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Idiopathic Pulmonary Fibrosis (IPF) Overview

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This information was reviewed and approved by Jeffrey James Swigris, DO, MS (9/1/2017).

What is Idiopathic Pulmonary Fibrosis or IPF?

Interstitial lung disease (ILD) is a broad category of lung diseases that includes more than 200 disorders that can be characterized by fibrosis (scar) and/or inflammation of the lungs.

Despite an exhaustive evaluation, in many people the cause of ILD remains unknown. In these cases, the ILD is considered “idiopathic” (meaning of unknown cause).


Idiopathic pulmonary fibrosis is a term used to refer to one particular form of pulmonary fibrosis of unknown cause. Idiopathic pulmonary fibrosis is commonly called IPF.

Let’s take a look inside the lungs to see what is happening with IPF.

In IPF, scarring or fibrosis occurs in the interstitium. The interstitium of the lung refers to the microscopic area within the walls of the alveoli (air sacs). Like the leaves on a tree, the alveoli arise from the tiniest bronchioles (airways).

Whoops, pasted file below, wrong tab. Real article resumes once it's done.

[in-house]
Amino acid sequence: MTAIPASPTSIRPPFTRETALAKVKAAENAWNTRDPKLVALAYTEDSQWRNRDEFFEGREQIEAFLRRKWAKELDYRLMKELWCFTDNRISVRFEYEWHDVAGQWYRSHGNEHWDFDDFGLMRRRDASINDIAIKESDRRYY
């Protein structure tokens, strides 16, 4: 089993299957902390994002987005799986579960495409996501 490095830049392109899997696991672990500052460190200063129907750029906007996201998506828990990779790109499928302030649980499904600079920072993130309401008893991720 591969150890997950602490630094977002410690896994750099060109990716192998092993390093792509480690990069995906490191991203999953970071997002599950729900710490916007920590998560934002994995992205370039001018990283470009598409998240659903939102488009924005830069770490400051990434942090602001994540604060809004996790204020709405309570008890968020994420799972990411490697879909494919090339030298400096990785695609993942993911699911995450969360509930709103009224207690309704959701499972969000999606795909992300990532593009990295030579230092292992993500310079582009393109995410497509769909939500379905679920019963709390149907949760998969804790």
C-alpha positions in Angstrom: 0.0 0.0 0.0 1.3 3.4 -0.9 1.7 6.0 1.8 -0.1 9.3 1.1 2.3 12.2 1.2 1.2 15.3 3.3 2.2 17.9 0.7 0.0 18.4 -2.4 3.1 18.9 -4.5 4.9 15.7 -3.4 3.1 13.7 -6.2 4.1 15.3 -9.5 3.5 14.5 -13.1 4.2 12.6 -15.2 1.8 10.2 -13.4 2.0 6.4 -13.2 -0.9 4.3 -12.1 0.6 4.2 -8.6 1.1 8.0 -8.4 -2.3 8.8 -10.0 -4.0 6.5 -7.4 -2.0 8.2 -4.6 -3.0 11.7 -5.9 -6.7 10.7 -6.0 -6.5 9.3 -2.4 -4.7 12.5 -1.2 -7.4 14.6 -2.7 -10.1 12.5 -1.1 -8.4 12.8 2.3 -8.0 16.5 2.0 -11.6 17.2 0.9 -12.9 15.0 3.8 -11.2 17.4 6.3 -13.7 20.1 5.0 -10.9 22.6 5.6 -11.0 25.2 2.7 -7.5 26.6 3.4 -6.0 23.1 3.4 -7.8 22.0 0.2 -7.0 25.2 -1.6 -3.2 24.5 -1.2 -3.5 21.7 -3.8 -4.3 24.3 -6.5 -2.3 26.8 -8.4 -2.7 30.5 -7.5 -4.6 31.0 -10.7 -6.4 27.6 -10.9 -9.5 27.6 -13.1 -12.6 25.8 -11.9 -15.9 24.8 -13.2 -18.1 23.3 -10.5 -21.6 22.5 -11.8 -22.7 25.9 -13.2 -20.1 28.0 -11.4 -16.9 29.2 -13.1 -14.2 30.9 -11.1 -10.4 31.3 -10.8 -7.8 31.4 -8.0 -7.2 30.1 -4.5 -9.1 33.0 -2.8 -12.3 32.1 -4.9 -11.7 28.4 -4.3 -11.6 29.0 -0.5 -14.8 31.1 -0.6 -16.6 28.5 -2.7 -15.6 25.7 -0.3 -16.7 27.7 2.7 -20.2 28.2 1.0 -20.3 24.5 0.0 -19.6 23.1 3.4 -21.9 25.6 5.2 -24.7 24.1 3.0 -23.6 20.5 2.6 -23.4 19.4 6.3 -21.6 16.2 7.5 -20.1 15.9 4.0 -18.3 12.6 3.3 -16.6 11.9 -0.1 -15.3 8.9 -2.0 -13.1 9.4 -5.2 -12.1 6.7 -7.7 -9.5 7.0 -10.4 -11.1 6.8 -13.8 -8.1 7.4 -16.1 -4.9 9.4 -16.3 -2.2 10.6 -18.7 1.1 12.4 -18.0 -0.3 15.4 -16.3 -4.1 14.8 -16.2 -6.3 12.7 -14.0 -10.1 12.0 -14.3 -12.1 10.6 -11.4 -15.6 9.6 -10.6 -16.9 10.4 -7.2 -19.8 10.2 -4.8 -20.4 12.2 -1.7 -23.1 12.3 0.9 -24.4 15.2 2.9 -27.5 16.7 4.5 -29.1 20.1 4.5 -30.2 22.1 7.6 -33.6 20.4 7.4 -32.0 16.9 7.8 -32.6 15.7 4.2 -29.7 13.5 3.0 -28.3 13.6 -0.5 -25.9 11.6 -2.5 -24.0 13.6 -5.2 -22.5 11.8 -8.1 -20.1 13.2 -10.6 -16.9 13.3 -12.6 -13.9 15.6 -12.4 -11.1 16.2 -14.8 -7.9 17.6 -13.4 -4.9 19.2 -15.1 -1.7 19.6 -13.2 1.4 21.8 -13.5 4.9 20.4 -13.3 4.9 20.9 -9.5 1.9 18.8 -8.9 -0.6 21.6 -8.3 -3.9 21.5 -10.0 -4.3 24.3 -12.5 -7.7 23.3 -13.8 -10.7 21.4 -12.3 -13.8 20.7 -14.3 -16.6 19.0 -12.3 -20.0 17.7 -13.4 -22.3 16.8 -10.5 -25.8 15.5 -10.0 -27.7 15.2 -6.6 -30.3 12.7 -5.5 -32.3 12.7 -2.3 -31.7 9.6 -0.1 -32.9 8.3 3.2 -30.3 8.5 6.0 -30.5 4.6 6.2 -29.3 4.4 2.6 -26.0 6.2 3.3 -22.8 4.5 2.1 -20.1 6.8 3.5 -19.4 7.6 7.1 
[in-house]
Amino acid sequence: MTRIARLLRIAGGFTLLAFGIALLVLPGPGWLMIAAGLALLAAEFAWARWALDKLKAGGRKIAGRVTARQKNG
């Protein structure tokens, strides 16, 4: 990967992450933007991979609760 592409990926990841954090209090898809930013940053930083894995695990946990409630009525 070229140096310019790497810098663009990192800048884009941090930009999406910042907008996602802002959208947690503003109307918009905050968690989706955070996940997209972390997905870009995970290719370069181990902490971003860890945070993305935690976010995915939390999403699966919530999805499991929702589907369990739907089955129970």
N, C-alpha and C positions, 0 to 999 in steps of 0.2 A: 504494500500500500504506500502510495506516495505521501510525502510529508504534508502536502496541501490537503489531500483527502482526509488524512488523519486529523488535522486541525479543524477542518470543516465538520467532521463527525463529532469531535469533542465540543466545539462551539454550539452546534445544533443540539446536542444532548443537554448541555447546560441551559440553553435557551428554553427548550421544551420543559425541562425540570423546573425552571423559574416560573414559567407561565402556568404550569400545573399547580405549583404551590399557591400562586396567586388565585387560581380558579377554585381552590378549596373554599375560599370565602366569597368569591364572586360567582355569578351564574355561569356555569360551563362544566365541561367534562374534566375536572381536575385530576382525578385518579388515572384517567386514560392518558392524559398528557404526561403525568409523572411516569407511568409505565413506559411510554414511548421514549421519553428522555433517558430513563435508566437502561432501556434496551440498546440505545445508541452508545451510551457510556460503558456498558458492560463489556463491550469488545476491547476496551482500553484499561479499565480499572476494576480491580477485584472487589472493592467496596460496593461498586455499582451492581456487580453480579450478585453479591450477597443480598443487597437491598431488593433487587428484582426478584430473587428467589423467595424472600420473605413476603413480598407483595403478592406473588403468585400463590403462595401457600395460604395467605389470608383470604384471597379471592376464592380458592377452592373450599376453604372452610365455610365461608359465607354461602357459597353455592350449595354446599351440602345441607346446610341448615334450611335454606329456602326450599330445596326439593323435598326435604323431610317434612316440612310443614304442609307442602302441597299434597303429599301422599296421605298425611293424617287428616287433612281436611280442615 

There are hundreds of millions of alveoli in a lung: 150 alveoli would fit in a cubic millimeter. Each alveolus (individual air sac) is surrounded by a network of tiny blood vessels (capillaries) — like mesh encircling the alveolus. The air sac and blood vessels together are called a respiratory unit. This is where the exchange of oxygen and carbon dioxide take place. In IPF, scarring or fibrosis disrupts the interstitium; the air sac wall thickens; oxygen cannot pass into the bloodstream as it normally should; and the lungs get stiff and difficult to expand.